Monday 28 March 2011

Guest Post by Alex Scarrow (Author of TimeRiders)

A while ago I approached Puffin and asked whether Alex Scarrow, the author of the brilliant TimeRiders series, would be interested in writing a guest post for The Book Zone. With Alex really busy visiting schools to promote the release of the third book in his series, I left the decision regarding the subject of the post entirely up to him. What I have since received is a great piece about what a modern-day kids' author has to go through once their book is published: 


These days your average writer can no longer afford to be the shy and retiring mole-man (or woman) who hides away in some darkened room to emerge blinking into the sunlight once a year with another finished book. Oh no...those halcyon days are long gone. An author in this new multimedia world has also to be a one-man (ahem...or woman) marketing and PR machine. More than that, somebody willing to stand on stage and present - or in some cases even, perform - to an audience of hundreds.

The book industry in some ways mirrors the record industry. Before there were MP3s, a rock band could record an album and spend the rest of the year living off the money of CD sales while they casually dabbled with ideas for their next album. But since the advent of MP3s, bit torrent, ipods and rampant piracy bands can no longer afford that kind of luxury and has to now generate their income from a steady stream of paying gigs. So with the book industry going the way of the record industry and novels now being digital (ebooks) or being discounted and sold at virtually the cost it takes to print them (thanks Big Supermarket and Online retailer who's name reminds me of a South American river) authors are having to do the same to stay afloat. Very, very few of us writer-types earn enough from the sale of books for writing to be our only job. In most cases, we all have a second job. In my case that's visiting schools, promoting reading and talking about TimeRiders as well as the idea of books being, quite honestly, the best entertainment hardware in the history of mankind. (But then I'm biased).

I do know a lot of writers who find this part of the job very hard; they're uncomfortable with the idea of standing on stage and pontificating about their craft, being the centre of attention, an' all that. But me? Good grief, I actually love it! I guess it's a result of all those gigs I used to do in various rock bands. There's nothing quite like the buzz of being on stage. But you know it's something I think we all enjoyed once, back when we were little kids. Didn't we all love showing off? Didn't we get a thrill out of everyone's 'coos' and 'ahhhs' at our funny pudgy faces or our first faltering baby-steps? The sad truth is though that either we grow out of it or maybe in this country we're educated from a young age not to express ourselves so wantonly. So we all learn to be shy, quiet, not make fools of ourselves. To fear more than ANYTHING that fate worse than death....being embarrassed. It's a quite paralysing fear that most of us Brits seem to suffer from. It stops us daring to sing on a karaoke night, it stops us from saying the things we most yearn to say to our nearest and dearest. It stops us following our dreams.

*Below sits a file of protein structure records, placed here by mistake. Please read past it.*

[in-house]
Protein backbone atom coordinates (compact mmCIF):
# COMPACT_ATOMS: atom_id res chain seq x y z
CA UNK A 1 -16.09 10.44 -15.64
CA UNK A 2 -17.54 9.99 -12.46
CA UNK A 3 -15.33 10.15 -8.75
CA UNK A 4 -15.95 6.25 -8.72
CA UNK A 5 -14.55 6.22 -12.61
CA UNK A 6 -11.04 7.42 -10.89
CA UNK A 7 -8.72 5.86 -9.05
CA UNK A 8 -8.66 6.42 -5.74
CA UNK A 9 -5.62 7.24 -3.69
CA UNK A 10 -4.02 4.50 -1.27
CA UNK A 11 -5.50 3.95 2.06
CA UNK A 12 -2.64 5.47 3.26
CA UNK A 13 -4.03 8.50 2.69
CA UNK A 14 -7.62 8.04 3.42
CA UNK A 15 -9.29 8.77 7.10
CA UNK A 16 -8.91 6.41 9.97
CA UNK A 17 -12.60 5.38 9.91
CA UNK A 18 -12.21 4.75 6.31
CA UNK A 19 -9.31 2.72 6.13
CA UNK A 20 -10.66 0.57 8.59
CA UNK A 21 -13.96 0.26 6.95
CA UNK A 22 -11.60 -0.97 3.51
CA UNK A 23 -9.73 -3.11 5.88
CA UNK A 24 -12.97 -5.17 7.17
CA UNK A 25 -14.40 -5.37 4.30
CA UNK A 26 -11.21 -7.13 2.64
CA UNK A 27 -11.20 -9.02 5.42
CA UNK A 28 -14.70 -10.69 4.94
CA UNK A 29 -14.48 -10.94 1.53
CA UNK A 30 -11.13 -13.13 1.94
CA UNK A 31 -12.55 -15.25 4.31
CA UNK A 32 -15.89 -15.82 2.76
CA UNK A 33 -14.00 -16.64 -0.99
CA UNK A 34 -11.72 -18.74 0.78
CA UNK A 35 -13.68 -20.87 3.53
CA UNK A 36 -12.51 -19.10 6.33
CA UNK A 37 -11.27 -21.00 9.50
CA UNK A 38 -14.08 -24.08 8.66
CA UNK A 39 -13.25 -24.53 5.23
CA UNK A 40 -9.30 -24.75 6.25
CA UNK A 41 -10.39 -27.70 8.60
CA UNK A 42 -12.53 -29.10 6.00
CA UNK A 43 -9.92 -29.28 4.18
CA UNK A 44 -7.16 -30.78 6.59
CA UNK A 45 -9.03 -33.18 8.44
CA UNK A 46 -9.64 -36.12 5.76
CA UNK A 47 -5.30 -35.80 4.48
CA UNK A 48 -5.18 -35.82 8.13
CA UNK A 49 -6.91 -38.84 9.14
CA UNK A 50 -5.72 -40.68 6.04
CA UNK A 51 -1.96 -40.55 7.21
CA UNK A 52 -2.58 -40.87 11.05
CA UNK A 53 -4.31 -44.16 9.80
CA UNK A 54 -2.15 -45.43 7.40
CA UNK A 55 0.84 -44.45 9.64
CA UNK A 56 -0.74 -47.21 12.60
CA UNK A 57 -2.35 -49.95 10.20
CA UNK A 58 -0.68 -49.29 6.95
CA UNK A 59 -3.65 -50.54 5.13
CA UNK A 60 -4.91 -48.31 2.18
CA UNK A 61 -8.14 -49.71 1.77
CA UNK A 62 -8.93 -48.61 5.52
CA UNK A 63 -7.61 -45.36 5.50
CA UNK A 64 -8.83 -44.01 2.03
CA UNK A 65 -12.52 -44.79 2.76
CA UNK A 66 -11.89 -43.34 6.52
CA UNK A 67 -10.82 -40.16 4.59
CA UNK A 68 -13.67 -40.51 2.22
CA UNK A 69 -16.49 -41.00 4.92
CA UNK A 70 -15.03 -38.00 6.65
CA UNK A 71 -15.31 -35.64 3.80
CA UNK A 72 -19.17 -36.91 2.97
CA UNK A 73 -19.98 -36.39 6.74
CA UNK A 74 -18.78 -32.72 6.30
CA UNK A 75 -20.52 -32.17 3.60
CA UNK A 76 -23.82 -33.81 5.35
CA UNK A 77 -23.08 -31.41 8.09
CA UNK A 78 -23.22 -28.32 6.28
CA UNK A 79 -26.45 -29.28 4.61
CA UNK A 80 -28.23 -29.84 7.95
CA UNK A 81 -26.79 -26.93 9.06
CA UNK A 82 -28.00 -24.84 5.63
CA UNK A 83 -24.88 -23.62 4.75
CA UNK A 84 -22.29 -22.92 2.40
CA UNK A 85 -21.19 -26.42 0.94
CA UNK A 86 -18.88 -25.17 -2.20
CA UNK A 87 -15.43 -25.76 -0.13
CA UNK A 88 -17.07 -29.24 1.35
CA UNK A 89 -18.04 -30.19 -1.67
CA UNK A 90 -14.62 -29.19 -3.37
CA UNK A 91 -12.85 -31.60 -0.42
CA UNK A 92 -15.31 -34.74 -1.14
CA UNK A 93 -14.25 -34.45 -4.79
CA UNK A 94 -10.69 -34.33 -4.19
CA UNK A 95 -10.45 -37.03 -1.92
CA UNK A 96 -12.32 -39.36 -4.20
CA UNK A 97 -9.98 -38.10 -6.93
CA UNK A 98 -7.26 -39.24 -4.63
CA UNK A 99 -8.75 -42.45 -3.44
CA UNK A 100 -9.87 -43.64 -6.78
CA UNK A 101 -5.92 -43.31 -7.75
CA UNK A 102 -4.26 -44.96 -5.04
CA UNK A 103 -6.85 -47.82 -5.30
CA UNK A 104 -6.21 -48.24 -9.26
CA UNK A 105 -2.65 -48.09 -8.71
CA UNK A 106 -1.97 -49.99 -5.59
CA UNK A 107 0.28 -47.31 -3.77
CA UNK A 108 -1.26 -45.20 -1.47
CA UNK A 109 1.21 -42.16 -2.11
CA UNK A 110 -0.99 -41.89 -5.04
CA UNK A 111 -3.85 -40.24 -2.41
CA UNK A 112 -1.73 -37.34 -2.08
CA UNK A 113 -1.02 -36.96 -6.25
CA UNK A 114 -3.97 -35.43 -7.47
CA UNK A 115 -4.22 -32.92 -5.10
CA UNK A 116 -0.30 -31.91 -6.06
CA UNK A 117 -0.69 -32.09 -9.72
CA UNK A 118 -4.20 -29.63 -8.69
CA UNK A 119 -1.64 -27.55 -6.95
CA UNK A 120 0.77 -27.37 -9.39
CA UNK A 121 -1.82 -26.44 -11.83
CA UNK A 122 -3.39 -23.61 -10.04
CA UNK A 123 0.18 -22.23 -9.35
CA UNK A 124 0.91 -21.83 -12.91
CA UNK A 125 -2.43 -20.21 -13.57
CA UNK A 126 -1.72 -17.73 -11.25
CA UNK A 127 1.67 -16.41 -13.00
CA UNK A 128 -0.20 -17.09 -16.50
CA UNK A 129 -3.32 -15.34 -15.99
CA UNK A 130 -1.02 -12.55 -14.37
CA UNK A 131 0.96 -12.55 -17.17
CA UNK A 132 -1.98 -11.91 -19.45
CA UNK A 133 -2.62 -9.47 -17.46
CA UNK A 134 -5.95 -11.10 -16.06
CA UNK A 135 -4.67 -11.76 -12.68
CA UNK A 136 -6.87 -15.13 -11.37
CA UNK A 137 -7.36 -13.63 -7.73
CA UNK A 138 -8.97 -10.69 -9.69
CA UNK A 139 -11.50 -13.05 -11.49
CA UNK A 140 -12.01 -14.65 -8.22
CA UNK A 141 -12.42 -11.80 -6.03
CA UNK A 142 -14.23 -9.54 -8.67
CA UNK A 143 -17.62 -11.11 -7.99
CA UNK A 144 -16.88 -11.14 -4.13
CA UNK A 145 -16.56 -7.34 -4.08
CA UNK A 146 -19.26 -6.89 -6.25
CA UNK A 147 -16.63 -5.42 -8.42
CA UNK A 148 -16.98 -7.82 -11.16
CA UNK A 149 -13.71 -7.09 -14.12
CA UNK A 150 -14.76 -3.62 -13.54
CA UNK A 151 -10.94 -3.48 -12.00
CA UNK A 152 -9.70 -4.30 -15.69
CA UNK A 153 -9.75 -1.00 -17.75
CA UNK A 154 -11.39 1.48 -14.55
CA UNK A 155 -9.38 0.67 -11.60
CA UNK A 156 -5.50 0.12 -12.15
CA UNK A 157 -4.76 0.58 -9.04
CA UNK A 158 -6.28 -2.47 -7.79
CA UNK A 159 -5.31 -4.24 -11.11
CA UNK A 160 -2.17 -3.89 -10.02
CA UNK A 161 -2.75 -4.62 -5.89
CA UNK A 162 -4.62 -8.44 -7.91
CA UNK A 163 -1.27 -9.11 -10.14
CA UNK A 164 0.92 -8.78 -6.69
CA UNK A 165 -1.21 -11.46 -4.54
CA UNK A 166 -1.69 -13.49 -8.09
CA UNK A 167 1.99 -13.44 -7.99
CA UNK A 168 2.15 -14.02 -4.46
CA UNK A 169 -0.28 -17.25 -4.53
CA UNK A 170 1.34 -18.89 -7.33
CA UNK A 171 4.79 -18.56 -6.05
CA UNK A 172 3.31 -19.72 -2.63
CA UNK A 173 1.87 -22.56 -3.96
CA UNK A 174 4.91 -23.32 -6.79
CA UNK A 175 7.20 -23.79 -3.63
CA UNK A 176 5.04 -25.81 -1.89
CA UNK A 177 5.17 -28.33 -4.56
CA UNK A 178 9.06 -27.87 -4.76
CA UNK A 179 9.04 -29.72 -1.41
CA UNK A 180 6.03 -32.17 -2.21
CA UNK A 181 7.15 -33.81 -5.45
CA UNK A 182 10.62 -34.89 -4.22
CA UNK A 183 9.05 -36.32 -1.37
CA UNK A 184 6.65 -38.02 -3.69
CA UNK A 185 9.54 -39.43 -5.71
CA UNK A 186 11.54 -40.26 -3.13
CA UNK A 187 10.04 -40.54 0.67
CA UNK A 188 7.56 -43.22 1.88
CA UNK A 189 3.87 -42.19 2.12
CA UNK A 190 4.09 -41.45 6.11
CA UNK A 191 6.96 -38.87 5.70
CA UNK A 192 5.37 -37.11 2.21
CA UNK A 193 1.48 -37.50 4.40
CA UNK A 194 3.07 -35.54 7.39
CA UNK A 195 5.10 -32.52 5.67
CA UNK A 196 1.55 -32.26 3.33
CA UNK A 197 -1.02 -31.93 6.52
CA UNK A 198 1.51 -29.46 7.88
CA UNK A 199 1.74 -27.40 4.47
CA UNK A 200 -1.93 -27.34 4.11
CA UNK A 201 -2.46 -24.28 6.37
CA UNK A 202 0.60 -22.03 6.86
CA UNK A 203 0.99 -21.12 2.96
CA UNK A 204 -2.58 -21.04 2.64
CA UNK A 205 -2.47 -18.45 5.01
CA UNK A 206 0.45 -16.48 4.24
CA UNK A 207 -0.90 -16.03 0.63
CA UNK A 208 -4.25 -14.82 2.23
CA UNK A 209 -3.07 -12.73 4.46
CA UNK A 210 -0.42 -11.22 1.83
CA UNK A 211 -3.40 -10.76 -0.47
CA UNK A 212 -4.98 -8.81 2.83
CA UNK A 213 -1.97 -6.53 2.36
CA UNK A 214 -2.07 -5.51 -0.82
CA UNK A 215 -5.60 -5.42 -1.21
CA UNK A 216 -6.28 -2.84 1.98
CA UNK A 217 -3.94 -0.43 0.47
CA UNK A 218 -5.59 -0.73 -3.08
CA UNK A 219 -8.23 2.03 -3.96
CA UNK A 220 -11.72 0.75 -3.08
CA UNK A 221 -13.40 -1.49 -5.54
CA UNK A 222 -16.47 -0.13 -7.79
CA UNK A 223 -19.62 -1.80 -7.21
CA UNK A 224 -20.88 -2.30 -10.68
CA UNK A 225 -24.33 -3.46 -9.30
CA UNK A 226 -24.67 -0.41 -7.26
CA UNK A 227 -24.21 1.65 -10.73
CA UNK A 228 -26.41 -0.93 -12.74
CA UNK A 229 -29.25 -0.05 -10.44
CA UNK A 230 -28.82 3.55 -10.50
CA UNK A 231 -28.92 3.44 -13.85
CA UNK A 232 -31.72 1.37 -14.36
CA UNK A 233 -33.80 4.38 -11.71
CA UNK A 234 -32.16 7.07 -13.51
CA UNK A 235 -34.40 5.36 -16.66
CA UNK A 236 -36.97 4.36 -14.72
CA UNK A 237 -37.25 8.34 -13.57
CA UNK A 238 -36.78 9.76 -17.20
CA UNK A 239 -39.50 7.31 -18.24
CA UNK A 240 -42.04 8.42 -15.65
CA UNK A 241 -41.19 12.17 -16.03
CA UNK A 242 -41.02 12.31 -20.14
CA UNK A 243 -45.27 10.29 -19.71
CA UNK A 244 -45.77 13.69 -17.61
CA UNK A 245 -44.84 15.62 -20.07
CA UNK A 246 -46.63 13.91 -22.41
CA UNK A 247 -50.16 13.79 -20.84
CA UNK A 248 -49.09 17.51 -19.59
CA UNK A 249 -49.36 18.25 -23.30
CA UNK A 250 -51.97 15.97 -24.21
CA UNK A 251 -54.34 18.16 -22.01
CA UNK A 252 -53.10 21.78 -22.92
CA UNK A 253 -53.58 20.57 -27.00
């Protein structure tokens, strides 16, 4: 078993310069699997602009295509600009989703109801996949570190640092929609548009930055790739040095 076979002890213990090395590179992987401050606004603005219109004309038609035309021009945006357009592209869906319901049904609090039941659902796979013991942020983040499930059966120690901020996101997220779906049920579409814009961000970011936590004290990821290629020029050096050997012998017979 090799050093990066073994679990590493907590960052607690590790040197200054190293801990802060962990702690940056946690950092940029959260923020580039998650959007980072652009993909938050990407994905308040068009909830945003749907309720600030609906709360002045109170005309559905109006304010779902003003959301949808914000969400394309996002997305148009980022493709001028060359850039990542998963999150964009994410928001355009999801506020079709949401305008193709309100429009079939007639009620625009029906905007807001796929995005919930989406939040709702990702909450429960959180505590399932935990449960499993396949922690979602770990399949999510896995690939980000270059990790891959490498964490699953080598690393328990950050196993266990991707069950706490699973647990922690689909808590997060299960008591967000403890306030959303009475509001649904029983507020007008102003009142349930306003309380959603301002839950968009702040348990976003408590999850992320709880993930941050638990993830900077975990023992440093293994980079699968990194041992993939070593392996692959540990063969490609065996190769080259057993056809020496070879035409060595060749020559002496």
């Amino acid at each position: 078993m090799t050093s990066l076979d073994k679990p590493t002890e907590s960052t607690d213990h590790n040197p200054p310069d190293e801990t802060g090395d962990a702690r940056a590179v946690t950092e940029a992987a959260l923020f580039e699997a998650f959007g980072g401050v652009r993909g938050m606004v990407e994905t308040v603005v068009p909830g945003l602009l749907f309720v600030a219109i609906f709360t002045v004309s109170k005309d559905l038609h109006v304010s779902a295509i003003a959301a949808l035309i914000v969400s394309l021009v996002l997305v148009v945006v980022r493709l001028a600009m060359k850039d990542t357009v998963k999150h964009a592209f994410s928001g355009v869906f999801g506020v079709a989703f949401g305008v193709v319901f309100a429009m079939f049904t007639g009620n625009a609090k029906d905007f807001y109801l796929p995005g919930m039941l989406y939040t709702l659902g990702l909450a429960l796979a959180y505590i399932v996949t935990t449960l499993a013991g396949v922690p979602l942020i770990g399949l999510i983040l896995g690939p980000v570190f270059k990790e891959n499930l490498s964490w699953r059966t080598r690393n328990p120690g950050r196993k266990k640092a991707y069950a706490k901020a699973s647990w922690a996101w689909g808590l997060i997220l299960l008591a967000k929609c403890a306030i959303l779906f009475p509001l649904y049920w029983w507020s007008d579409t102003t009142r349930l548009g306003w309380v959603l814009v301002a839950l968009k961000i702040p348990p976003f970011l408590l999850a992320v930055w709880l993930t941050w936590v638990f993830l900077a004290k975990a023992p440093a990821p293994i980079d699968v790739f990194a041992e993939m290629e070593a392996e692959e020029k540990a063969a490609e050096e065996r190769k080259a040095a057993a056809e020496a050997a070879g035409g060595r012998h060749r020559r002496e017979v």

Totally daft, that. Ah well, who cares really, right? I mean I embarrass myself all the time. I love it. It's liberating. So it really hasn't been a problem doing school visits. Hasn't been an issue for me when technical problems have resulted in me having to keep 200 primary school bottoms from fidgeting while the tech-guys fix the problem. Yes, I've resorted to doing my Orangutan and appalling Marge Simpson impersonations, all in the name of promoting books. 

Sigh. And there was me thinking that being an author was just about the writing. Actually, I'm glad it's more than that. Glad I get a chance to meet and talk to readers.


Huge thanks to Alex for taking time out to write this. Many people incorrectly think that authors are huge earners - they read about the likes of JK Rowling and believe that this is the norm. We recently had William Hussey visit school, and when asked how much he earned he informed a shocked audience that the average annual earnings of a children's author in the UK is approximately £7000. School visits are incredibly important: for an author it can help supplement their income so that they can afford to continue devoting time to writing the books we love, and for the pupils it helps create an excitement for books and reading. I have seen this time and time again, and if I had my way we would have authors in every week. 


  1. This is a great peek behind the curtain. I'm wondering what it says about me that, unlike many would-be authors, I'm actually pretty comfortable in front of a crowd of kids.

  2. Really interesting guest post! Although I do suspect Alex must look for excuses to bring his Orangutan impression out. ;-)